Wednesday, September 3, 2014

Cancer Presumptions for Firefighters

Workcompcentral reported in August that firefighters in Idaho will pursue presumption legislation again in 2015. Specifically, the subject is cancer. It reports that a cancer presumption bill cleared the state Senate there during the last legislative session, but failed to gain the support of the House. That bill, Senate Bill 1273, would have created a presumption of compensability of "several types of cancer."

SB 1273 lists the following conditions as grounds for invocation of the rebutable presumption for firefighters:  

(i) Brain cancer after ten (10) years; (ii) Bladder cancer after twelve(12)years; (iii) Kidney cancer after fifteen (15) years; (iv) Colorectal cancer after ten (10) years; (v) Non-Hodgkin's lymphoma after fifteen (15) years;(vi) Leukemia after five (5) years; (vii) Ureter cancer after twelve (12) years; (viii) Testicular cancer after five (5) years if diagnosed before the age of forty (40) years with no evidence of anabolic steroids or human growth hormone use; (ix) Breast cancer after five (5) years if diagnosed before the age of forty (40) years without a breast cancer or breast cancer genetic predisposition to breast cancer; (x) Esophageal cancer after ten (10) years; and (xi) Multiple myeloma after fifteen (15) years.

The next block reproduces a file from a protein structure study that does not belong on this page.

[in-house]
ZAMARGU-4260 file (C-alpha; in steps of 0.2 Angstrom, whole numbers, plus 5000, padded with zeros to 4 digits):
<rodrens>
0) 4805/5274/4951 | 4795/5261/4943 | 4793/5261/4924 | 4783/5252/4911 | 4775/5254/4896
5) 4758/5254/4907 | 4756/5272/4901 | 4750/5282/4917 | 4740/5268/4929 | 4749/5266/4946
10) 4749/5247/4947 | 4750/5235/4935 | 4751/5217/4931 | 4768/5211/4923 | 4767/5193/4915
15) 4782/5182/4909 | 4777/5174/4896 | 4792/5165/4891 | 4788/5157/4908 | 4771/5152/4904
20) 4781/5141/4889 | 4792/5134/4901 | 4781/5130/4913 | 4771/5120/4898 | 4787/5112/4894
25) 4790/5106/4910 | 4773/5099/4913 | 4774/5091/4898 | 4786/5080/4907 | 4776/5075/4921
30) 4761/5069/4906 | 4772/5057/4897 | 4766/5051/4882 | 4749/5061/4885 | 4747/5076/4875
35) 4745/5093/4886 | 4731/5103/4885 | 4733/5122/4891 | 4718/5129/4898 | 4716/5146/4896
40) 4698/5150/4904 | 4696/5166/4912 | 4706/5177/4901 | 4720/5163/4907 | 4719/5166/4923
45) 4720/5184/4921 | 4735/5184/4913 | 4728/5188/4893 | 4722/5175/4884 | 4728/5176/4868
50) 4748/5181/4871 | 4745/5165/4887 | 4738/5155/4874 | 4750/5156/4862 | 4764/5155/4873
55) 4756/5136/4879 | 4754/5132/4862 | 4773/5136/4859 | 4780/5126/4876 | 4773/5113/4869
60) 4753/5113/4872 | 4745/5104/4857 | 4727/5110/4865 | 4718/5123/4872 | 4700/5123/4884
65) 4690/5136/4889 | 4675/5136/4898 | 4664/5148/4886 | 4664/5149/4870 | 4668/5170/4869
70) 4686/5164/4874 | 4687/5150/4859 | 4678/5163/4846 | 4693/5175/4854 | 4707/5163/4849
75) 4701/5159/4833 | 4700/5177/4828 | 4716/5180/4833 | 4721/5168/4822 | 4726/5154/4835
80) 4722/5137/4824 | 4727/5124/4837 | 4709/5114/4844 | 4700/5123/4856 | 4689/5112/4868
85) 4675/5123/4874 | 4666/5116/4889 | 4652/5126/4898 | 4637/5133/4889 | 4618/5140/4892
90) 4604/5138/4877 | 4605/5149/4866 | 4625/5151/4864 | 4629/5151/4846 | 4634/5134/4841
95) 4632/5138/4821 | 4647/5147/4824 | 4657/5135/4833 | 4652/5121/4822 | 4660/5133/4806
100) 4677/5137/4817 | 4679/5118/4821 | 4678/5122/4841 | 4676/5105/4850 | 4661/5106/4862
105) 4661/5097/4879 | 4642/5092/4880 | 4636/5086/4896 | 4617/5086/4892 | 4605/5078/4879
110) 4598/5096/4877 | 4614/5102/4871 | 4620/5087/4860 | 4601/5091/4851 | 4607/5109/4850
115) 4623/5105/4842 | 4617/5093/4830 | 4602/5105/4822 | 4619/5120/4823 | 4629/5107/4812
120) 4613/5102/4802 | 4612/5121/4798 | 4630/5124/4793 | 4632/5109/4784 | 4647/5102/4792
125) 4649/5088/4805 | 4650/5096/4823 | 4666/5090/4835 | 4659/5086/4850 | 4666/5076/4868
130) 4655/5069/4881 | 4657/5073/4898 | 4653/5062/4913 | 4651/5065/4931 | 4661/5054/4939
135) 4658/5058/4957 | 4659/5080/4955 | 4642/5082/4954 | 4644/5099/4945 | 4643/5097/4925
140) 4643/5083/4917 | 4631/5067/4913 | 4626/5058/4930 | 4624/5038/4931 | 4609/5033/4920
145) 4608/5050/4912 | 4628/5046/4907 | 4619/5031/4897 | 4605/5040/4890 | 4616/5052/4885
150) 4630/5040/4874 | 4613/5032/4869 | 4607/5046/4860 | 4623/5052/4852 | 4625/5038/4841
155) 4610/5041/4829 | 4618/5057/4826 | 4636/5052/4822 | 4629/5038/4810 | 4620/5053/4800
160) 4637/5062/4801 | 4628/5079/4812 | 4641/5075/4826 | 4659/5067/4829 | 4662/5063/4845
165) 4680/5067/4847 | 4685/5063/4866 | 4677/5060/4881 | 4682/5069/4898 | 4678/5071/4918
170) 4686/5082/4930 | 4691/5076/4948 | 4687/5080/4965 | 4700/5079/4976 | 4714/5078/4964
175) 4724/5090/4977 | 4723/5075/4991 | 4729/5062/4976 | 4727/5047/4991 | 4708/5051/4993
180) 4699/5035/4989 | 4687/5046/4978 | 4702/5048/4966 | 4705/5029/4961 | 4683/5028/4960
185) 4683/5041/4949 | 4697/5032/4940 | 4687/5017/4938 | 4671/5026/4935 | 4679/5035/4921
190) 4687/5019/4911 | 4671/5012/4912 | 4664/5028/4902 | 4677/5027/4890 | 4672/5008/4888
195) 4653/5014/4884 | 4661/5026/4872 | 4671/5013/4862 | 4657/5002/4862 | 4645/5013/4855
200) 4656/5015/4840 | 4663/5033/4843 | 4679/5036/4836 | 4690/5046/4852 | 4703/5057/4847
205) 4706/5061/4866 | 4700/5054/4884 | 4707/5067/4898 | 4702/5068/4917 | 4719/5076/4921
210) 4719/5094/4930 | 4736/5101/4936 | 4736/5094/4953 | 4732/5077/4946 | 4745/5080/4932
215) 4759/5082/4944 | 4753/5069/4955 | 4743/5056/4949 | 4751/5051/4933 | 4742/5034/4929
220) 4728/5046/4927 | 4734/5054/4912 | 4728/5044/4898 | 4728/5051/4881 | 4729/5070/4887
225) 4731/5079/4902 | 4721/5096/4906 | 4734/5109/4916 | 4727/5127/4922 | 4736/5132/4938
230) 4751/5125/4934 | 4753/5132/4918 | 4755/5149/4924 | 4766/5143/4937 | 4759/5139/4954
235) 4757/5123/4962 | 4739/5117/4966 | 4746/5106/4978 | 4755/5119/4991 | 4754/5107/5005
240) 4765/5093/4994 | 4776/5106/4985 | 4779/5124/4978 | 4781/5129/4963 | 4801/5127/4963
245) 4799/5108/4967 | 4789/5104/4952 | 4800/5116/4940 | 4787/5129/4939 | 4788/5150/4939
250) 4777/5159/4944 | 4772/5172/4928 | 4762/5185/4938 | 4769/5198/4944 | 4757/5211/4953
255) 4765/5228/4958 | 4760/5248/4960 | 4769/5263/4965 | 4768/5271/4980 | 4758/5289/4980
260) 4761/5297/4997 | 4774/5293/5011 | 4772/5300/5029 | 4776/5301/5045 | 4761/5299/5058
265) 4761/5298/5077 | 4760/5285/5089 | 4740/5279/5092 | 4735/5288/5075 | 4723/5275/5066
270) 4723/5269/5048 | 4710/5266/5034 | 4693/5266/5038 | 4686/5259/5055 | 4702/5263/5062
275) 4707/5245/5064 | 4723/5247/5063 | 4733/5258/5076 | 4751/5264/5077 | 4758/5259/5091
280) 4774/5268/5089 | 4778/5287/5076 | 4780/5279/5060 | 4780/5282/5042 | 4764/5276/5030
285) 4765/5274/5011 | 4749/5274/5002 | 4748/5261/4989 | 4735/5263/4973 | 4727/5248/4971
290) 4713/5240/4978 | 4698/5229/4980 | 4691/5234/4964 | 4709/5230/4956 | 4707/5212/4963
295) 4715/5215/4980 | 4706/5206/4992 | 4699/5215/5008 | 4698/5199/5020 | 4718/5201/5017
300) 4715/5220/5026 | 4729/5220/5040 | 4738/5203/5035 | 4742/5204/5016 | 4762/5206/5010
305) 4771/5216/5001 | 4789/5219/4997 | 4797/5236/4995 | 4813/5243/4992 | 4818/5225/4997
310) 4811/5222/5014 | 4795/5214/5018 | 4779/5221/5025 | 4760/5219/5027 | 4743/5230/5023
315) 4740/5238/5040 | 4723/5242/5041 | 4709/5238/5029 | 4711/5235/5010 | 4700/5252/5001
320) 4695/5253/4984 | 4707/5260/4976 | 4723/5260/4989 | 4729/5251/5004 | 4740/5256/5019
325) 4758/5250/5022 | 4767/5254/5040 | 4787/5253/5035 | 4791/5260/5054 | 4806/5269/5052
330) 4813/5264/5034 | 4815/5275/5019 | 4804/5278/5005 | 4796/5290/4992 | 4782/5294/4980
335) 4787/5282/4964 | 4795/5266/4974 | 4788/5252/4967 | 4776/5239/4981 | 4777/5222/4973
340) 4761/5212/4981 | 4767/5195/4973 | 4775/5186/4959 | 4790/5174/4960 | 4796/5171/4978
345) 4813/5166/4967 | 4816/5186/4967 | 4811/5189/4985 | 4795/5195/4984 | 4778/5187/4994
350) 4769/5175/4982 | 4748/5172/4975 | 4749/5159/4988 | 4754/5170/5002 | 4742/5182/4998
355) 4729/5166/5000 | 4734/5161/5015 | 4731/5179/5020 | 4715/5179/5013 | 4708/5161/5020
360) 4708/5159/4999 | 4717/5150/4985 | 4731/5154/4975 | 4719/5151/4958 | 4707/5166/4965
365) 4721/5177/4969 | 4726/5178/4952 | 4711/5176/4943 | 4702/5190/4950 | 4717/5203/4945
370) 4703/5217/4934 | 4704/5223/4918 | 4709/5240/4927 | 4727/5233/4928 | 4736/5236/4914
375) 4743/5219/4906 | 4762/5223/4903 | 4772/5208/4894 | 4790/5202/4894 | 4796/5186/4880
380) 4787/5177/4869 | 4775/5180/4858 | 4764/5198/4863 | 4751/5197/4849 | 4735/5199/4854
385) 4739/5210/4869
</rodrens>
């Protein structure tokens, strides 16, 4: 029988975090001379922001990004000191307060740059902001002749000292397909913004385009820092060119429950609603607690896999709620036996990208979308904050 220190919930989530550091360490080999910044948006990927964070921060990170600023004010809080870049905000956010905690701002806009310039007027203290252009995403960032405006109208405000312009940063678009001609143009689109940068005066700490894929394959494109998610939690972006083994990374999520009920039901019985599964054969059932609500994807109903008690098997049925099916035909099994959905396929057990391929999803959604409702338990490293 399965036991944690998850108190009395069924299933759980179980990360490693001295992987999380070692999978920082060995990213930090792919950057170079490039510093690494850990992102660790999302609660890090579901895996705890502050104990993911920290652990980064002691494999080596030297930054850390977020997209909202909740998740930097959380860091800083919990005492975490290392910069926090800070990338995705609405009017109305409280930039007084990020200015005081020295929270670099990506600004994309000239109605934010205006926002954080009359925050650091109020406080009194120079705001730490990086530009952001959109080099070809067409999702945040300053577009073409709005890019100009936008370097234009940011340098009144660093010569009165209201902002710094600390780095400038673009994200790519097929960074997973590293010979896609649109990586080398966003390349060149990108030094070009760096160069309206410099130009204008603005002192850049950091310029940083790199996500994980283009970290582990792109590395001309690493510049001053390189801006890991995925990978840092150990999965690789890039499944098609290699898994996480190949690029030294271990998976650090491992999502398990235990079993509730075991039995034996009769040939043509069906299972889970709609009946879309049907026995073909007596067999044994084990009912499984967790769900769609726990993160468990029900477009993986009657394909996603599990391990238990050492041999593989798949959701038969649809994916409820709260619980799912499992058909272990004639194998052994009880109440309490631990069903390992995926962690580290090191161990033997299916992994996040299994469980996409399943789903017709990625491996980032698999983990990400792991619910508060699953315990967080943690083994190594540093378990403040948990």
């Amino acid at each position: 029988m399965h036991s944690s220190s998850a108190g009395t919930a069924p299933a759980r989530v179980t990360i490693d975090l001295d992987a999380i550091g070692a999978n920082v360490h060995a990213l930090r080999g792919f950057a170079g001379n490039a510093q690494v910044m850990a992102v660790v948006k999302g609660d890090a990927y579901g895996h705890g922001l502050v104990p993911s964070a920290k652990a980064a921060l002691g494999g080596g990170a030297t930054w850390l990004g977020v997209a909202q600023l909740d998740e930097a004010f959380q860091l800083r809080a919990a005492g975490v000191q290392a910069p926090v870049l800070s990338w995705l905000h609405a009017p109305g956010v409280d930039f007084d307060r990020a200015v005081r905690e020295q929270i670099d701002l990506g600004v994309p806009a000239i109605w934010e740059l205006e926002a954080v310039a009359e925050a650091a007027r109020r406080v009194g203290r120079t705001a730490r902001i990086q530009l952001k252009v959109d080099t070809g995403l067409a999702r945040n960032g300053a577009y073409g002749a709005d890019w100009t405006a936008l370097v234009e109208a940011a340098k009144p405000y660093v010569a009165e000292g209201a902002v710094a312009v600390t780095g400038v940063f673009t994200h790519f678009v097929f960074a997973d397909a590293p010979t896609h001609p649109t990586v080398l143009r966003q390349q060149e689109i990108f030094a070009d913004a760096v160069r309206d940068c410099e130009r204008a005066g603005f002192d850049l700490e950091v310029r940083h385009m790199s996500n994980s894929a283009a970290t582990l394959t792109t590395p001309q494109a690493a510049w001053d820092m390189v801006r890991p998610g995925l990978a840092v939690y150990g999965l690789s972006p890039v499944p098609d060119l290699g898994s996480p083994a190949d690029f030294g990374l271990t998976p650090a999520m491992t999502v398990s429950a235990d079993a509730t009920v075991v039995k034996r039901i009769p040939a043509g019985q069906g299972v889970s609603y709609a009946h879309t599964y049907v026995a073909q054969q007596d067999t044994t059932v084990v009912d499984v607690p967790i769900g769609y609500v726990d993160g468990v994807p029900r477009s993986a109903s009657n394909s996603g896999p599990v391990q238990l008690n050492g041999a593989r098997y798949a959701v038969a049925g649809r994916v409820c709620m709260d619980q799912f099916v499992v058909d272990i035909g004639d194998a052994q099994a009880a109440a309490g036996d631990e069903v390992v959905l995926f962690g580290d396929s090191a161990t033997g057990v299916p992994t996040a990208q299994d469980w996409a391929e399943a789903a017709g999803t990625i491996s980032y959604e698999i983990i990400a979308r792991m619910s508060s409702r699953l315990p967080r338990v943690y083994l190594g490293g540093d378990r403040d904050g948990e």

Rob Shoplock, Vice President of Idaho's Professional Firefighters Union, told Workcompcentral that the burden of proof for firefighters with cancer is too imposing. He says this supports the imposition of a presumption, noting "when it comes to cancers, trying to identify what day or what fire you may have gotten that exposure . . . that's really the uphill battle that we fight." Because of the challenge of this proof, the firefighters contend that a statutory presumption for cancer is warranted. 

Presumptions for firefighters and other first-responders are not something new. Florida has first-responder presumptions for cardiac issues. Multiple states have presumptions for cancer. A great dissertation on the subject was published by the National Association of Workers' Compensation Judiciary as part of their Comparative Law Project. 

According to the NAWCJ, thirty-three states have such presumptions: Alabama, Alaska, Arizona, California, Colorado, Connecticut, Illinois, Indiana, Iowa, Kansas, Louisiana, Maine, Massachusetts, Maryland, Minnesota, Missouri, Nebraska, Nevada, New Hampshire, New Mexico, New York, North Dakota, Oklahoma, Oregon, Pennsylvania, South Dakota, Tennessee, Texas, Vermont, Washington and Wisconsin. One of the great benefits of the NAWCJ, and the opportunities it affords for adjudicators to meet and interact with other adjudicators, is the chance to discuss distinctions and similarities of state workers' compensation laws and procedures.